Are you an Alaskan currently? I've never been, but I have a friend who moved out to Homer. He tells me it's one of the best places on earth.
If you make your facebook ad, let me know. I'd like to see it. You should cc: the guy who wrote the guardian article too, if you do.
Well, I'm a little bit late to this party, but I've really enjoyed A Void. Thanks for sharing, and for bringing it to my attention, as I had totally missed its arrival. The story definitely pulled me in, and along throughout, and I very much enjoyed the progression through different media of storytelling, from 3rd person narrative to excerpted document to journal entry. I also really enjoy the progression from matter of fact realist narrative, where we begin, to something far more whimsical-feeling in terms of content (although the realist style of account remains constant throughout), which actually echoes of Borges, to my ear. I think he's someone who frequently combines fabulist content with the realist tone ... as you would expect in anyone sometimes credited with fathering magical realism. Although, a further credit to your story, given what we know about space, blackholes, etc., the content of your story isn't really at all fabulist -- just unprecedented, as far as we know. Nice work, and thanks again for sharing! More thoughts to follow, perhaps via e-vox?
Hmmm ... now that would be a tough project. So many people to think of. I might have to pick one I've already written, if I had one with enough genuine warmth and hope worthy of sharing with all of my friends and family. I think Embrace, which I sent you last month, might be the best candidate so far.
I did play one of my songs at a friend's funeral once. Very surreal experience. It wasn't about death, or about him in any way, just a song he had always really liked. He passed really suddenly though, I think you remember the time? And when I and his mutual friends were planning the service, they asked me to play a song for him, and that was the only one I had any reason to pick. You know it well, I think?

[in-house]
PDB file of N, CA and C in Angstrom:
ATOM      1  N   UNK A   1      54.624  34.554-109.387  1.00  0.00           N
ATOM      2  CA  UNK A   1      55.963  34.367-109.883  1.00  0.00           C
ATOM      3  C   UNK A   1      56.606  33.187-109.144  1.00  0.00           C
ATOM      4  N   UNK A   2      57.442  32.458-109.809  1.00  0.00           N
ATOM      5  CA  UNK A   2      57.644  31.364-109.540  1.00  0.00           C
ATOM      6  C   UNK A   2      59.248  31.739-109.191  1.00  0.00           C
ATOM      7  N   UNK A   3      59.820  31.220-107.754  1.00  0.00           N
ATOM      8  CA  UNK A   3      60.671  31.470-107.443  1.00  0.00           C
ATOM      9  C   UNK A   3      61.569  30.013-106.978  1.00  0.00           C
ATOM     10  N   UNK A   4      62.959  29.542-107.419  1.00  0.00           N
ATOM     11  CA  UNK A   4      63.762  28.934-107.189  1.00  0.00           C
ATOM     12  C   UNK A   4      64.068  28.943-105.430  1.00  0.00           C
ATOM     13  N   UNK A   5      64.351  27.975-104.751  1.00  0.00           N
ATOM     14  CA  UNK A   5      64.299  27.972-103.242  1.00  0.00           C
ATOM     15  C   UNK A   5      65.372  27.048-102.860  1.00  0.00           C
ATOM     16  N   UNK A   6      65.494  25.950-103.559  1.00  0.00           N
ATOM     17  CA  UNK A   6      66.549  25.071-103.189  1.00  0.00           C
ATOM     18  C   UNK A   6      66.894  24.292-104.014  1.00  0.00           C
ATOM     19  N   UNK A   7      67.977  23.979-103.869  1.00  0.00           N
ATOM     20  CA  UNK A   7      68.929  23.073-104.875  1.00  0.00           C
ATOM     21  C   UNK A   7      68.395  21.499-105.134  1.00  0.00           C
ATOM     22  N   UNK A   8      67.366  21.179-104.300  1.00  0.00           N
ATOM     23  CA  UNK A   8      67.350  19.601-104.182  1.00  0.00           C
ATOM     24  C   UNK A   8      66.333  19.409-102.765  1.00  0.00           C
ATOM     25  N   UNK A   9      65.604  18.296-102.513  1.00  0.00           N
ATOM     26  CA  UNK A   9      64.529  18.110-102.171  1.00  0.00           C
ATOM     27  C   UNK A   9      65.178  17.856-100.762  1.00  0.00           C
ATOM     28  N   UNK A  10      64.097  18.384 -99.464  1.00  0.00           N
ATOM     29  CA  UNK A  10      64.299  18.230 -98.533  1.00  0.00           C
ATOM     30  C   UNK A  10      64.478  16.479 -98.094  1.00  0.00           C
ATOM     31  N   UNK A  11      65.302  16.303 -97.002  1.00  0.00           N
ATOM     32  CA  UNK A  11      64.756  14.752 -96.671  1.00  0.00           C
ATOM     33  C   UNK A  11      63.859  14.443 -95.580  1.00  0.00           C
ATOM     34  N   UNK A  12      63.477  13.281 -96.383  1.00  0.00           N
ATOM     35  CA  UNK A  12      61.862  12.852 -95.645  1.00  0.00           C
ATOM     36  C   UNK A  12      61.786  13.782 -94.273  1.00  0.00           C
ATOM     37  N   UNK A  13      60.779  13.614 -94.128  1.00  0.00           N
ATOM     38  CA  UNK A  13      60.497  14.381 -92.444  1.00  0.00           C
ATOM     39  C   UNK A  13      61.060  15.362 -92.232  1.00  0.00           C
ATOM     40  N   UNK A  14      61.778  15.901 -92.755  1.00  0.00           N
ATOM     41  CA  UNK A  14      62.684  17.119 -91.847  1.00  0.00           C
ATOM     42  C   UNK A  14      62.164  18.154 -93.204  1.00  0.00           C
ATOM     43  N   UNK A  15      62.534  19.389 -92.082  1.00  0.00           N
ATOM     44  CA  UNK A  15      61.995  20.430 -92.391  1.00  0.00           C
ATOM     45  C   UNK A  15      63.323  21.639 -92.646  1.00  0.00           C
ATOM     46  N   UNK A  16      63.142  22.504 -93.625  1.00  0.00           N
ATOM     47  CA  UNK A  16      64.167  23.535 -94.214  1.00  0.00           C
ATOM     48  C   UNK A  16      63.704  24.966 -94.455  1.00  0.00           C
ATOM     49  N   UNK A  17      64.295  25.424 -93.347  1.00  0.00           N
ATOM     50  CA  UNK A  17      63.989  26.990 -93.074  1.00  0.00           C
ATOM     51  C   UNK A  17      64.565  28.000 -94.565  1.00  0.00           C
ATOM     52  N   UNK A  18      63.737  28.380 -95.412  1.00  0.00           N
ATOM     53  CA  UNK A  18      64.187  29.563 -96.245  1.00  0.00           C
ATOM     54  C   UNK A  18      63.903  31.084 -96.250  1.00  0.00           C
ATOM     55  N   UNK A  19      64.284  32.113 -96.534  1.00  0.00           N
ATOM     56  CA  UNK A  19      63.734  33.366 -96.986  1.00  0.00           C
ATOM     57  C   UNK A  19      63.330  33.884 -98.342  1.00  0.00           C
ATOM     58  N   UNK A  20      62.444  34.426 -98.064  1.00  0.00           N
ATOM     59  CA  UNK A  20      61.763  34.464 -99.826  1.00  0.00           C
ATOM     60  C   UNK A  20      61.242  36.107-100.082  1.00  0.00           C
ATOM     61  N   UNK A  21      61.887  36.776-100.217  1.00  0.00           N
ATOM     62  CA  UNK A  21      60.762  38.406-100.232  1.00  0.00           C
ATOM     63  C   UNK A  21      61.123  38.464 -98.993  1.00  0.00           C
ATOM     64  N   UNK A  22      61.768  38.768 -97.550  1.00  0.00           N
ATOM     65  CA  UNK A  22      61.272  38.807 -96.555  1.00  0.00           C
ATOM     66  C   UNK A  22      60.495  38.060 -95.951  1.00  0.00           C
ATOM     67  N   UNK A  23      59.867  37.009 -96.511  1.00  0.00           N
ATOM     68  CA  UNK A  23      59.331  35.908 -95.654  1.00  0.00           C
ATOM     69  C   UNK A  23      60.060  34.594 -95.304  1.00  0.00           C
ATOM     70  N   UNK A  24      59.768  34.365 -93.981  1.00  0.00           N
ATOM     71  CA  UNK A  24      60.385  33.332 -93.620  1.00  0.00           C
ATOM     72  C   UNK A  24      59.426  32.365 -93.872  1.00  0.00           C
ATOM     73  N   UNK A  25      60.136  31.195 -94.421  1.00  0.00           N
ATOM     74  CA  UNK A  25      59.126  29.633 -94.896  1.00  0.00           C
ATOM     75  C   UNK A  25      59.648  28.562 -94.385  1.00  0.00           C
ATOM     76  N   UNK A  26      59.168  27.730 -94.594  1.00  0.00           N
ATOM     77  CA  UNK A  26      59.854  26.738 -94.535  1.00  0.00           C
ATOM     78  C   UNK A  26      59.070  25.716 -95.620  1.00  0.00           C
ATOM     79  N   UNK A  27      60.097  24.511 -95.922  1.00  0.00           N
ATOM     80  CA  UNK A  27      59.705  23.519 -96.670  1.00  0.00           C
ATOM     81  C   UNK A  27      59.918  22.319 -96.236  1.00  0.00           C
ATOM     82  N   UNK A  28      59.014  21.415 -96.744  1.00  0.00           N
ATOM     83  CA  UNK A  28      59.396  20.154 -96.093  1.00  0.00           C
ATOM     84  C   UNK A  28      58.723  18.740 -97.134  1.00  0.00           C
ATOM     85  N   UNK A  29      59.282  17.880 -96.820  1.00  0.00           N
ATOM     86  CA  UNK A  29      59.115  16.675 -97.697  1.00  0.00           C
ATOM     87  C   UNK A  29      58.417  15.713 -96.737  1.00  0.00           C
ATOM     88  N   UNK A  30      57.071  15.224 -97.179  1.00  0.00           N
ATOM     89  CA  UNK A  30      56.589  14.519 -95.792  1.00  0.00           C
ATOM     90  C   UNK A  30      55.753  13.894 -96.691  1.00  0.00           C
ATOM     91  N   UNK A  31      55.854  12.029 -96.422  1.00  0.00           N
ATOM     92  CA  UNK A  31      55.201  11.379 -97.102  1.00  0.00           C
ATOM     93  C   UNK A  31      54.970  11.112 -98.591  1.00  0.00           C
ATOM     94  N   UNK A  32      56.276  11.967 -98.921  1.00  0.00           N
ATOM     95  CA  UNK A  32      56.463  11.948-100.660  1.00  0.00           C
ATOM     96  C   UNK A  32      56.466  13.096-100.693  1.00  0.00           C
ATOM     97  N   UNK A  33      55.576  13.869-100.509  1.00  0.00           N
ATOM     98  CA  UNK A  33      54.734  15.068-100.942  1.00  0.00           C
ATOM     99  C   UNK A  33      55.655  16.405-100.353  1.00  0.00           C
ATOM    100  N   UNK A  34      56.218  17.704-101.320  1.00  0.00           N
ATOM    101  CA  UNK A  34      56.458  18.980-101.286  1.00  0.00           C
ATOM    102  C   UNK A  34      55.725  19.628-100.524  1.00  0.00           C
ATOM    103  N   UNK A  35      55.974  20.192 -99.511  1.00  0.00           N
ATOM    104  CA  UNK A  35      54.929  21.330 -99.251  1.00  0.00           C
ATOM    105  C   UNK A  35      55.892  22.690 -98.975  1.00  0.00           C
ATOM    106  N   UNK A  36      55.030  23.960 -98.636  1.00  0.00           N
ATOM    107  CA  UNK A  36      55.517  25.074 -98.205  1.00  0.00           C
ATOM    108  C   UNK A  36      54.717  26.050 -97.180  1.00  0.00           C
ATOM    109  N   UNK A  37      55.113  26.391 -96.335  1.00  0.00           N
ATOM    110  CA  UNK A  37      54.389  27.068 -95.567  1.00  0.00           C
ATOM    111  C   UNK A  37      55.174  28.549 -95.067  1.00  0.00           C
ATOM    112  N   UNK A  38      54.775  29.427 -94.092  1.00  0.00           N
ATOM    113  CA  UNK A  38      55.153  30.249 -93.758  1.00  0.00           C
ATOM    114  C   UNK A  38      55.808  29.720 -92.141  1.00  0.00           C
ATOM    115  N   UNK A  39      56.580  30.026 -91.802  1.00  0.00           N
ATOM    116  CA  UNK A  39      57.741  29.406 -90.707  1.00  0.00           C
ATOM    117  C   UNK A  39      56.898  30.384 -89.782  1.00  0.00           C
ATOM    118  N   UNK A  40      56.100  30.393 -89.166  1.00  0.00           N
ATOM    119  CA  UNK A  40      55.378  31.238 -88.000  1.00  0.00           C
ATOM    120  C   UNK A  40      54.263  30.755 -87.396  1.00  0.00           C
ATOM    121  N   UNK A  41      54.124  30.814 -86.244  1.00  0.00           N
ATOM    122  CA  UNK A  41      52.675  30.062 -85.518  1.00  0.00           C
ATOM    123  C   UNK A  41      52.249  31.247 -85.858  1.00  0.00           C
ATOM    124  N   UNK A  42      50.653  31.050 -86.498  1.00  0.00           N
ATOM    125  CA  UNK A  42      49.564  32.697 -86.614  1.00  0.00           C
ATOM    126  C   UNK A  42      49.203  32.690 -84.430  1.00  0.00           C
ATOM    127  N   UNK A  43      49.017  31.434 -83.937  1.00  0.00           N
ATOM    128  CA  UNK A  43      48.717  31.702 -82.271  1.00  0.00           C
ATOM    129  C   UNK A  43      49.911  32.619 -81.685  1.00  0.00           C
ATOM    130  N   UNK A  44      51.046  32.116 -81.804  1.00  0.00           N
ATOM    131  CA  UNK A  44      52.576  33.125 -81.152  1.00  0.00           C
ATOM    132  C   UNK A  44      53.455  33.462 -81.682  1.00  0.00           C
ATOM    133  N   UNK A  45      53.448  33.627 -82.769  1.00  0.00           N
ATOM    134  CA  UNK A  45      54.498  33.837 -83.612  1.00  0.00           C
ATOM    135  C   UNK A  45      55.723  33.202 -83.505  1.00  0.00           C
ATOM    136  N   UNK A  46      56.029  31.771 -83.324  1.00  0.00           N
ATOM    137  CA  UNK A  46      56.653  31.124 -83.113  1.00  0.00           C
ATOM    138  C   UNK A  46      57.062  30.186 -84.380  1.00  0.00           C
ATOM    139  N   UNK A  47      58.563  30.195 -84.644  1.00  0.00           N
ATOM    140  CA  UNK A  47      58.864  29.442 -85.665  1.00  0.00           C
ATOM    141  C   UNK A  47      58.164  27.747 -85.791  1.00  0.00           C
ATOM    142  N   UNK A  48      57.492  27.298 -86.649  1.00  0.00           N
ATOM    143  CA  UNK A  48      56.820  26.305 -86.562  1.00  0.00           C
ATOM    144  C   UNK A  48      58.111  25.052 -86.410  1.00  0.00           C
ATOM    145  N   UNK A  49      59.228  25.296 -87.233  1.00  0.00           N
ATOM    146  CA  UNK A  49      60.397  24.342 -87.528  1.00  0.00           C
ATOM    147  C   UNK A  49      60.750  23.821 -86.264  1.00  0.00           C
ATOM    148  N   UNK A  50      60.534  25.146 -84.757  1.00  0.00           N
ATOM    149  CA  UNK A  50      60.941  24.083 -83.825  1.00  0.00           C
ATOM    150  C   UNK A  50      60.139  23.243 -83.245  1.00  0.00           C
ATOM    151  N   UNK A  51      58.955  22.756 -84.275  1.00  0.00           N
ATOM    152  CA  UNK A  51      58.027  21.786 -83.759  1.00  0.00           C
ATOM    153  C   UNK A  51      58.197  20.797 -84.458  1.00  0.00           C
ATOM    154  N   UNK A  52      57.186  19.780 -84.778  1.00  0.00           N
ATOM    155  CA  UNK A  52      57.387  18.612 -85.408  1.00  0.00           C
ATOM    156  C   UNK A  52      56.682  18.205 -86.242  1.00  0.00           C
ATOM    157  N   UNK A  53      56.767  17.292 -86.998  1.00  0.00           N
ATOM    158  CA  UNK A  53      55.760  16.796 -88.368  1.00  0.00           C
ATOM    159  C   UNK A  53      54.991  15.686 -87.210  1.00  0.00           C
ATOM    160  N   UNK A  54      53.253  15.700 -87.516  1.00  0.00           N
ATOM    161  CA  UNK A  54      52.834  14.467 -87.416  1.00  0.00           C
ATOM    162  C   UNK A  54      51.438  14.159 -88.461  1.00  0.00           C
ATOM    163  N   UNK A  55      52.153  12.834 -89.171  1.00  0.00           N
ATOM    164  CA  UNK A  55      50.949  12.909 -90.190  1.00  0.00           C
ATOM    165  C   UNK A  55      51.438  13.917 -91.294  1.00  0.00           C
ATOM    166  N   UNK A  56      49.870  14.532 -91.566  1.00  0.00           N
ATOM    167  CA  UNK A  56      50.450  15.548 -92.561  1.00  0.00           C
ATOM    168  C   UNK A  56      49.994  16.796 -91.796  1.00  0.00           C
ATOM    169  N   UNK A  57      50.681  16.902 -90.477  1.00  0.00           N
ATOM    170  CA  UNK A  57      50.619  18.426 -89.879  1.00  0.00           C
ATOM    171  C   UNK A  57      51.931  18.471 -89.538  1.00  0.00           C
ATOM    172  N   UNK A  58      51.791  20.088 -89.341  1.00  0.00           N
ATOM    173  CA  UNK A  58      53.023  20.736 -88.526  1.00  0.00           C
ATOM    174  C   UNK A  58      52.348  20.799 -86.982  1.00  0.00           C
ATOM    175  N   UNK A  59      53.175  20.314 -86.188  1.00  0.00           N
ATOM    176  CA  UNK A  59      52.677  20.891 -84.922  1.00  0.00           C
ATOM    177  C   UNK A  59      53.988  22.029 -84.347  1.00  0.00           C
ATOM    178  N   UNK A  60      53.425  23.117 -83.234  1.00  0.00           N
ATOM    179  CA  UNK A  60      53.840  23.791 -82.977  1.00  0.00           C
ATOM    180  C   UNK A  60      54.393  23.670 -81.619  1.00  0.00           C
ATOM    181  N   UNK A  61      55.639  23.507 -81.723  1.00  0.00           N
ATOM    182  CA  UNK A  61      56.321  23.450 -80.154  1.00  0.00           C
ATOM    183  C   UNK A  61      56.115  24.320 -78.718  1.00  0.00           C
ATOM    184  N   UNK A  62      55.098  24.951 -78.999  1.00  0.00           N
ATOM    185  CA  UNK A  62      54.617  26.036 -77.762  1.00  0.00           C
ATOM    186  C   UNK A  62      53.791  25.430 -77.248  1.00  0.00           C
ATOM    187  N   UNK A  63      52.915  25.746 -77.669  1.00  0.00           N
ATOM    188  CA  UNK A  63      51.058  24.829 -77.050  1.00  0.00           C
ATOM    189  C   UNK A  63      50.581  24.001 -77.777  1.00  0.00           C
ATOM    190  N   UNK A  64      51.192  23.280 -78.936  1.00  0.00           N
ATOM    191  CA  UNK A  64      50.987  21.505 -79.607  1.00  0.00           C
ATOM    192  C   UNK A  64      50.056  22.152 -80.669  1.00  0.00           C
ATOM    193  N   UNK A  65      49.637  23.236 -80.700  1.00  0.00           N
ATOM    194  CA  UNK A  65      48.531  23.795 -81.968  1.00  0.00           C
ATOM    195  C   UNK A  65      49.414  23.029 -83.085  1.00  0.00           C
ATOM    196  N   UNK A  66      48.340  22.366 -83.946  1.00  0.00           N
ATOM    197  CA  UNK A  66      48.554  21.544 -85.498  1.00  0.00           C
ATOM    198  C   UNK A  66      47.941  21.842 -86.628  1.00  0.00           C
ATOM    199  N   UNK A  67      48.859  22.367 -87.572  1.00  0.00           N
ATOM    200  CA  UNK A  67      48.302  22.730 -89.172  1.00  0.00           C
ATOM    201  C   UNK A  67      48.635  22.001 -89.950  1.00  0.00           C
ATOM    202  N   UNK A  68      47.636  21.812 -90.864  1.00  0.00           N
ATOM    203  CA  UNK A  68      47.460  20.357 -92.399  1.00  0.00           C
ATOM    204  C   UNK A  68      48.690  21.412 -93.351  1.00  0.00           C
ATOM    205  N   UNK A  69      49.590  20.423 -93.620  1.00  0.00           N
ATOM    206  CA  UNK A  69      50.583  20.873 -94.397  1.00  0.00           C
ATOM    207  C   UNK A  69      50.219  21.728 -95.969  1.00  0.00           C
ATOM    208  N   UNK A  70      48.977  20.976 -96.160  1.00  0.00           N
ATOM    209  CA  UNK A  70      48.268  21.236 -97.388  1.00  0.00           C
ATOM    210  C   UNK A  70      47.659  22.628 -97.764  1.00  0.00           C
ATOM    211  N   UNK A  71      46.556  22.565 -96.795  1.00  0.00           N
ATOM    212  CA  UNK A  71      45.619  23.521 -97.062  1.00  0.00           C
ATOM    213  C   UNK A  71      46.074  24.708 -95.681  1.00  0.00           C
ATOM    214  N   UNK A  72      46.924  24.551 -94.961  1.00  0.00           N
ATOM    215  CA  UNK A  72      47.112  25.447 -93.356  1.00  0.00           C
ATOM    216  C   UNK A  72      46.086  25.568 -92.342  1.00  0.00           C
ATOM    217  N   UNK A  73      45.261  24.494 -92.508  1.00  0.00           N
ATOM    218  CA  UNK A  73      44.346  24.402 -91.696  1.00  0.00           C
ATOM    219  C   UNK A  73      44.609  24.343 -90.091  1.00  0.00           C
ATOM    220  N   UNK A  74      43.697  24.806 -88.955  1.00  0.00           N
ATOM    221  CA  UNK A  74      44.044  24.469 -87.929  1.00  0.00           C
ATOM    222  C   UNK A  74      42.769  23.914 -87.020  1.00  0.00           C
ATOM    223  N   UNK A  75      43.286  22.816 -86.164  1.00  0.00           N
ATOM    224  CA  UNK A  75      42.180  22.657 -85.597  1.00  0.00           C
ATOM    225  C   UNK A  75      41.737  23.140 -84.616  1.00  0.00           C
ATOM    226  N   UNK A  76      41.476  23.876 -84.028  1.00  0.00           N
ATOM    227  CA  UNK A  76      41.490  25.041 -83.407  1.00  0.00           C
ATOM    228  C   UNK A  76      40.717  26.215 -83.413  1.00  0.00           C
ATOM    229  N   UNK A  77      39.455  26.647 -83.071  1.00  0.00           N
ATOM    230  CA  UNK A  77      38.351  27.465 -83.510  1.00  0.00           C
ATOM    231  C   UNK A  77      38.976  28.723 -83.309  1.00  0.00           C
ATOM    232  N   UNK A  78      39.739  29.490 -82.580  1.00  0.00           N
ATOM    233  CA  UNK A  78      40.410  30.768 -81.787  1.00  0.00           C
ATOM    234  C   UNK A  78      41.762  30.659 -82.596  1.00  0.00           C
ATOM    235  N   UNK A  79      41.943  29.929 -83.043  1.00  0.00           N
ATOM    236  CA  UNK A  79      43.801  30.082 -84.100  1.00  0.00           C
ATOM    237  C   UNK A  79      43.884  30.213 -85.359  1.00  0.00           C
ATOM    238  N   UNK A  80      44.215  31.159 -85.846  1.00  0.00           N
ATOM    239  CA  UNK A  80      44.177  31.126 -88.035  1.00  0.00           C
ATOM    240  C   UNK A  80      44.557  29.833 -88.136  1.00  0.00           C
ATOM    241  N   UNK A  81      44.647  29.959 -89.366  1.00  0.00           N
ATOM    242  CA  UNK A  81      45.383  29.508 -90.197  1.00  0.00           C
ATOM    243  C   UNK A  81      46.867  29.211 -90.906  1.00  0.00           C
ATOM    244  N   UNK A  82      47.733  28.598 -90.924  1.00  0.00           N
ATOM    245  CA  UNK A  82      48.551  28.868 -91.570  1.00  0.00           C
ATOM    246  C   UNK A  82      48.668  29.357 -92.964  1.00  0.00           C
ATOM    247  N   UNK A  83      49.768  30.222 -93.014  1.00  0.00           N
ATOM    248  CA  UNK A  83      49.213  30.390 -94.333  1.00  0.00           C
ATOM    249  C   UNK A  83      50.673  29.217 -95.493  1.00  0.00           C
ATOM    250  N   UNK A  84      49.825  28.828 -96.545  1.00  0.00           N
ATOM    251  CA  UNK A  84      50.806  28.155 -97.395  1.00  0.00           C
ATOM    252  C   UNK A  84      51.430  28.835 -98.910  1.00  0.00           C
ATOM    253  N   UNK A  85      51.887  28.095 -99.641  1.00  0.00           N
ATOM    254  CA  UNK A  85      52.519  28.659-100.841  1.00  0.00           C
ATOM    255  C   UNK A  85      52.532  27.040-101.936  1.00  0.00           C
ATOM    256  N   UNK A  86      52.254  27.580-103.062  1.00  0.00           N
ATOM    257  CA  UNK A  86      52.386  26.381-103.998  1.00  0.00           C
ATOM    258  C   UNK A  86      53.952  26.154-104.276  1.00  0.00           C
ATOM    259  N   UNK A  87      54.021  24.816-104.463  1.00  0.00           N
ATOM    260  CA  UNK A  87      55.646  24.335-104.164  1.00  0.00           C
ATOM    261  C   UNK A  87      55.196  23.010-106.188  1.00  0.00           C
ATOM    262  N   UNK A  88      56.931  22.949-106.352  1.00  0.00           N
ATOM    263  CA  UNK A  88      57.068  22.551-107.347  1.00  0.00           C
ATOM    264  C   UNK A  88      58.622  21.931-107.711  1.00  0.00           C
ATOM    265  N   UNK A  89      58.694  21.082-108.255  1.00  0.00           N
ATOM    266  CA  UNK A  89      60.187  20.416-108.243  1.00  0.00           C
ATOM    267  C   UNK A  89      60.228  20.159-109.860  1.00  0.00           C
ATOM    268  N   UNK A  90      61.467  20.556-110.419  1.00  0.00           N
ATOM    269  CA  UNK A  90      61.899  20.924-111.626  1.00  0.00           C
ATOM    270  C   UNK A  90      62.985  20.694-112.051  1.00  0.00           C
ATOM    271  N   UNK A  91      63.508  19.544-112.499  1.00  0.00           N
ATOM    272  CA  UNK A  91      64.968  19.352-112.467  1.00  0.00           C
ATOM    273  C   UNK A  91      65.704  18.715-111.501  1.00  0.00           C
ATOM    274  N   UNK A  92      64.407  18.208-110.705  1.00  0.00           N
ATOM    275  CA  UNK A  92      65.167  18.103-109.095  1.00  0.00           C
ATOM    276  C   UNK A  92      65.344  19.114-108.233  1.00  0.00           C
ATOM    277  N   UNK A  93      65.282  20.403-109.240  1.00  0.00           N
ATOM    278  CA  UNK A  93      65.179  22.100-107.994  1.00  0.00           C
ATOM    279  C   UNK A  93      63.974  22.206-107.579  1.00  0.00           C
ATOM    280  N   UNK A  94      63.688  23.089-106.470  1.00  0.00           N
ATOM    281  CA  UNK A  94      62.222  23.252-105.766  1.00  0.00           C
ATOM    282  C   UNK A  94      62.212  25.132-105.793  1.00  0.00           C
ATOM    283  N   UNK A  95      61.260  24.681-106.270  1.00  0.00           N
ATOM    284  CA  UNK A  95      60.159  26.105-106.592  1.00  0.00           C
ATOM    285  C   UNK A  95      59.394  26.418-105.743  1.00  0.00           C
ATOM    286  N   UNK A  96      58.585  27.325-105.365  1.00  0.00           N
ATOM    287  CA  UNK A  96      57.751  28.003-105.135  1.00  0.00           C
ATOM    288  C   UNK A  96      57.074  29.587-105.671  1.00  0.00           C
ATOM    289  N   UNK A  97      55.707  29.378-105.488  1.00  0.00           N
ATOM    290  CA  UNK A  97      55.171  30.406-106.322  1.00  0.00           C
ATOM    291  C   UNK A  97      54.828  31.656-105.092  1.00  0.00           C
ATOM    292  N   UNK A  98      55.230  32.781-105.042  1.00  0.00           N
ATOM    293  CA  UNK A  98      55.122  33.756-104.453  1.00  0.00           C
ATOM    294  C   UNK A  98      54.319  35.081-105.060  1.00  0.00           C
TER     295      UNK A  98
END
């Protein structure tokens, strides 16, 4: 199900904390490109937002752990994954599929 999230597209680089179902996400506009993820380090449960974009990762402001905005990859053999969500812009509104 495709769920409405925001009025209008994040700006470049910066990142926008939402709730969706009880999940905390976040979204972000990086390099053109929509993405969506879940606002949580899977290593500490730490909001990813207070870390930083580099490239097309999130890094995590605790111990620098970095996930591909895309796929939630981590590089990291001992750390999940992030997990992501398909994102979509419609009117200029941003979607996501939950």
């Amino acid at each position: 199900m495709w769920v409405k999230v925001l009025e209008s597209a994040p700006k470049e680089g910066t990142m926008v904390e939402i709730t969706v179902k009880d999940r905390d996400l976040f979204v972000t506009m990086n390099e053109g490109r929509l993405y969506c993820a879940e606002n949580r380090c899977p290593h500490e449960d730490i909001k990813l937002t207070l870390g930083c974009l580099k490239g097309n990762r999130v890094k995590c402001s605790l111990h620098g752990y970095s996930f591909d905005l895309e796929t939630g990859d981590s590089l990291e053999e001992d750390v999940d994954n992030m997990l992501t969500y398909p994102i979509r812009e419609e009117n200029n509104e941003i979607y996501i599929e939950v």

Personally, picking from others' tunes, I could probably go a bunch of different ways, but njósnavélin by Sigur Rós would be today's pick.
I loved this account ... well, in the sense that I was also terrified by it. It's interesting ... I expect that the distraction was already there at that time, but that time was still much less subdivided. Moments, entire hours, evenings, could pass by without interruption, I imagine. It's not as if telegraphs didn't occasionally break up a scene. They were much more costly to send than texts, though, I think.
Persons' energies were already very much distracted though -- distracted by self-definition, narrative, recrimination, the vanquishing of imaginary foes. Still, destructive as all of this must have been to serenity, technology has brought in another layer of stultification. The constant end-of-scene/thought/conversation sponsored by phone/text/tweet/commercial break has, I think, introduced a whole new level of consciousness demolition. That's why escaping interruption, however costly it may be, is an increasingly crucial transgression.
This _is_ really good and instructive, so much so that I have to ask follow up questions. There are surely many different types of meditation, and I think that not just the means, but also the goals, can be widely divergent. From some things you've said, it sounds like this is the case with our respective experiences/intentions, and so I'm curious.